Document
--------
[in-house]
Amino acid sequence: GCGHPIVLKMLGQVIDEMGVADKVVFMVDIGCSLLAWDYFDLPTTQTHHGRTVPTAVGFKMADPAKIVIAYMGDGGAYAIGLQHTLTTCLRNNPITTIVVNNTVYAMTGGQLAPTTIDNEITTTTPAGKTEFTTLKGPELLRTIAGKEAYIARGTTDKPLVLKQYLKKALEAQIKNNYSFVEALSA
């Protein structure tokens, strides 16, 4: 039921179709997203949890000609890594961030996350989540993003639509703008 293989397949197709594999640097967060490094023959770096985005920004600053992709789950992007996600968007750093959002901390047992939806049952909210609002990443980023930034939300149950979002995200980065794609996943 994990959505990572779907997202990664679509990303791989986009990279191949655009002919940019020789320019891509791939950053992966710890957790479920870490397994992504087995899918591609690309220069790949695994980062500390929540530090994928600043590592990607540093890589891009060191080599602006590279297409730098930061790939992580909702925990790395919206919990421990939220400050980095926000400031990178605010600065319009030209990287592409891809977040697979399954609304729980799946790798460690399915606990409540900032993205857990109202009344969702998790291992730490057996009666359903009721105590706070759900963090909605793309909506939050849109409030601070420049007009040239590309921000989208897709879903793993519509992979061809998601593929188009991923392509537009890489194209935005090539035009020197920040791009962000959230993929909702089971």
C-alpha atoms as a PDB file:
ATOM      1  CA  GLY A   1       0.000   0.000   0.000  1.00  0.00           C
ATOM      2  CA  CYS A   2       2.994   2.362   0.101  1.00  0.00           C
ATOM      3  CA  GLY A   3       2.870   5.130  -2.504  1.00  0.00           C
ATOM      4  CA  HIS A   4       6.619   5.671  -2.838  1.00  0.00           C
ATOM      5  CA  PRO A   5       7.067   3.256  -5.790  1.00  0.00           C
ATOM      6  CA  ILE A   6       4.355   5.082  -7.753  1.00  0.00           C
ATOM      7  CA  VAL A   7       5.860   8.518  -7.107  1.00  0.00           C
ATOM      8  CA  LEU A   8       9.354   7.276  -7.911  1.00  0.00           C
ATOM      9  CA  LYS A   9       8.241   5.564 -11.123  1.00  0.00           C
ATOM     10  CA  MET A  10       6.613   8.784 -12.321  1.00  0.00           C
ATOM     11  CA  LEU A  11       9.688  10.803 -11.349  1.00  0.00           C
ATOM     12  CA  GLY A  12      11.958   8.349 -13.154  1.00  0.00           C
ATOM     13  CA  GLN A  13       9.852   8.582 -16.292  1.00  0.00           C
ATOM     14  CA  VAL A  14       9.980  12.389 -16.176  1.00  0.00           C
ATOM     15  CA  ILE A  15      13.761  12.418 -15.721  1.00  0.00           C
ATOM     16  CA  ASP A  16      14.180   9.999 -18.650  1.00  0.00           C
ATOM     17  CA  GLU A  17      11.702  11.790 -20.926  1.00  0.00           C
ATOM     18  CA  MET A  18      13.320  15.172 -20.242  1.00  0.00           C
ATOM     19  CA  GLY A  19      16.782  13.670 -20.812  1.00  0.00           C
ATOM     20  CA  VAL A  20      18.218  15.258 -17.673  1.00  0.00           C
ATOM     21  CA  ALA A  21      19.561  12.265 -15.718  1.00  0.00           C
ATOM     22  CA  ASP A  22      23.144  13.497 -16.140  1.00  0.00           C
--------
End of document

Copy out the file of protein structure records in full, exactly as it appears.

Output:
[in-house]
Amino acid sequence: GCGHPIVLKMLGQVIDEMGVADKVVFMVDIGCSLLAWDYFDLPTTQTHHGRTVPTAVGFKMADPAKIVIAYMGDGGAYAIGLQHTLTTCLRNNPITTIVVNNTVYAMTGGQLAPTTIDNEITTTTPAGKTEFTTLKGPELLRTIAGKEAYIARGTTDKPLVLKQYLKKALEAQIKNNYSFVEALSA
């Protein structure tokens, strides 16, 4: 039921179709997203949890000609890594961030996350989540993003639509703008 293989397949197709594999640097967060490094023959770096985005920004600053992709789950992007996600968007750093959002901390047992939806049952909210609002990443980023930034939300149950979002995200980065794609996943 994990959505990572779907997202990664679509990303791989986009990279191949655009002919940019020789320019891509791939950053992966710890957790479920870490397994992504087995899918591609690309220069790949695994980062500390929540530090994928600043590592990607540093890589891009060191080599602006590279297409730098930061790939992580909702925990790395919206919990421990939220400050980095926000400031990178605010600065319009030209990287592409891809977040697979399954609304729980799946790798460690399915606990409540900032993205857990109202009344969702998790291992730490057996009666359903009721105590706070759900963090909605793309909506939050849109409030601070420049007009040239590309921000989208897709879903793993519509992979061809998601593929188009991923392509537009890489194209935005090539035009020197920040791009962000959230993929909702089971």
C-alpha atoms as a PDB file:
ATOM      1  CA  GLY A   1       0.000   0.000   0.000  1.00  0.00           C
ATOM      2  CA  CYS A   2       2.994   2.362   0.101  1.00  0.00           C
ATOM      3  CA  GLY A   3       2.870   5.130  -2.504  1.00  0.00           C
ATOM      4  CA  HIS A   4       6.619   5.671  -2.838  1.00  0.00           C
ATOM      5  CA  PRO A   5       7.067   3.256  -5.790  1.00  0.00           C
ATOM      6  CA  ILE A   6       4.355   5.082  -7.753  1.00  0.00           C
ATOM      7  CA  VAL A   7       5.860   8.518  -7.107  1.00  0.00           C
ATOM      8  CA  LEU A   8       9.354   7.276  -7.911  1.00  0.00           C
ATOM      9  CA  LYS A   9       8.241   5.564 -11.123  1.00  0.00           C
ATOM     10  CA  MET A  10       6.613   8.784 -12.321  1.00  0.00           C
ATOM     11  CA  LEU A  11       9.688  10.803 -11.349  1.00  0.00           C
ATOM     12  CA  GLY A  12      11.958   8.349 -13.154  1.00  0.00           C
ATOM     13  CA  GLN A  13       9.852   8.582 -16.292  1.00  0.00           C
ATOM     14  CA  VAL A  14       9.980  12.389 -16.176  1.00  0.00           C
ATOM     15  CA  ILE A  15      13.761  12.418 -15.721  1.00  0.00           C
ATOM     16  CA  ASP A  16      14.180   9.999 -18.650  1.00  0.00           C
ATOM     17  CA  GLU A  17      11.702  11.790 -20.926  1.00  0.00           C
ATOM     18  CA  MET A  18      13.320  15.172 -20.242  1.00  0.00           C
ATOM     19  CA  GLY A  19      16.782  13.670 -20.812  1.00  0.00           C
ATOM     20  CA  VAL A  20      18.218  15.258 -17.673  1.00  0.00           C
ATOM     21  CA  ALA A  21      19.561  12.265 -15.718  1.00  0.00           C
ATOM     22  CA  ASP A  22      23.144  13.497 -16.140  1.00  0.00           C